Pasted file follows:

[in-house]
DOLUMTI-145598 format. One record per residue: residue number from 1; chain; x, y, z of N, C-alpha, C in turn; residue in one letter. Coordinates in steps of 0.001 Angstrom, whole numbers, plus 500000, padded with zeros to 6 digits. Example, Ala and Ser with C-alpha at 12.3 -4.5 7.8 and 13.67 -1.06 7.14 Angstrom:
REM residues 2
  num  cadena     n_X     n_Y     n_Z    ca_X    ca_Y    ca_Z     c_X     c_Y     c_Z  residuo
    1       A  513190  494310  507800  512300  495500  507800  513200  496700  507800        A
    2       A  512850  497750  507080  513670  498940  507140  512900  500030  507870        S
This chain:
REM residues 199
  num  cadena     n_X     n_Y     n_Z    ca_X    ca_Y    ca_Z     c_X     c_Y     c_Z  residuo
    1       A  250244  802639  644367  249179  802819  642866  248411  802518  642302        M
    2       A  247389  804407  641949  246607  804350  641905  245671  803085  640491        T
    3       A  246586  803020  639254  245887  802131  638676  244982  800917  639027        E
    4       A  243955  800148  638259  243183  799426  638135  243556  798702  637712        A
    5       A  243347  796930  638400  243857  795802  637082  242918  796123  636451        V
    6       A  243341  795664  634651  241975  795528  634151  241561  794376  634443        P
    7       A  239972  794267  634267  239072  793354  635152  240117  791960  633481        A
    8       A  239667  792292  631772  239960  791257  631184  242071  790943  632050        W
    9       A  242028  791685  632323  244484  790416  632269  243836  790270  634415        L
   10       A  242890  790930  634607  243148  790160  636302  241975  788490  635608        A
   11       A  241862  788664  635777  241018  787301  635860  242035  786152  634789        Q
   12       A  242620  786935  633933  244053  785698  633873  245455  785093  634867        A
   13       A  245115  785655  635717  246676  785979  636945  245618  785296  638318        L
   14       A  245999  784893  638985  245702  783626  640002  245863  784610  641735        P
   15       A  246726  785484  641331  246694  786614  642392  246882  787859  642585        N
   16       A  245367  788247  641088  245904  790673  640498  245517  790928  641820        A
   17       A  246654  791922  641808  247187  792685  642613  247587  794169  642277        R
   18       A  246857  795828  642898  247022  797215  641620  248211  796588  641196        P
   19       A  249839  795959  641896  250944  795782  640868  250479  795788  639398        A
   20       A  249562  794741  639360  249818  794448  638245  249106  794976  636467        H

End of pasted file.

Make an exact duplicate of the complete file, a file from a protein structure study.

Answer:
[in-house]
DOLUMTI-145598 format. One record per residue: residue number from 1; chain; x, y, z of N, C-alpha, C in turn; residue in one letter. Coordinates in steps of 0.001 Angstrom, whole numbers, plus 500000, padded with zeros to 6 digits. Example, Ala and Ser with C-alpha at 12.3 -4.5 7.8 and 13.67 -1.06 7.14 Angstrom:
REM residues 2
  num  cadena     n_X     n_Y     n_Z    ca_X    ca_Y    ca_Z     c_X     c_Y     c_Z  residuo
    1       A  513190  494310  507800  512300  495500  507800  513200  496700  507800        A
    2       A  512850  497750  507080  513670  498940  507140  512900  500030  507870        S
This chain:
REM residues 199
  num  cadena     n_X     n_Y     n_Z    ca_X    ca_Y    ca_Z     c_X     c_Y     c_Z  residuo
    1       A  250244  802639  644367  249179  802819  642866  248411  802518  642302        M
    2       A  247389  804407  641949  246607  804350  641905  245671  803085  640491        T
    3       A  246586  803020  639254  245887  802131  638676  244982  800917  639027        E
    4       A  243955  800148  638259  243183  799426  638135  243556  798702  637712        A
    5       A  243347  796930  638400  243857  795802  637082  242918  796123  636451        V
    6       A  243341  795664  634651  241975  795528  634151  241561  794376  634443        P
    7       A  239972  794267  634267  239072  793354  635152  240117  791960  633481        A
    8       A  239667  792292  631772  239960  791257  631184  242071  790943  632050        W
    9       A  242028  791685  632323  244484  790416  632269  243836  790270  634415        L
   10       A  242890  790930  634607  243148  790160  636302  241975  788490  635608        A
   11       A  241862  788664  635777  241018  787301  635860  242035  786152  634789        Q
   12       A  242620  786935  633933  244053  785698  633873  245455  785093  634867        A
   13       A  245115  785655  635717  246676  785979  636945  245618  785296  638318        L
   14       A  245999  784893  638985  245702  783626  640002  245863  784610  641735        P
   15       A  246726  785484  641331  246694  786614  642392  246882  787859  642585        N
   16       A  245367  788247  641088  245904  790673  640498  245517  790928  641820        A
   17       A  246654  791922  641808  247187  792685  642613  247587  794169  642277        R
   18       A  246857  795828  642898  247022  797215  641620  248211  796588  641196        P
   19       A  249839  795959  641896  250944  795782  640868  250479  795788  639398        A
   20       A  249562  794741  639360  249818  794448  638245  249106  794976  636467        H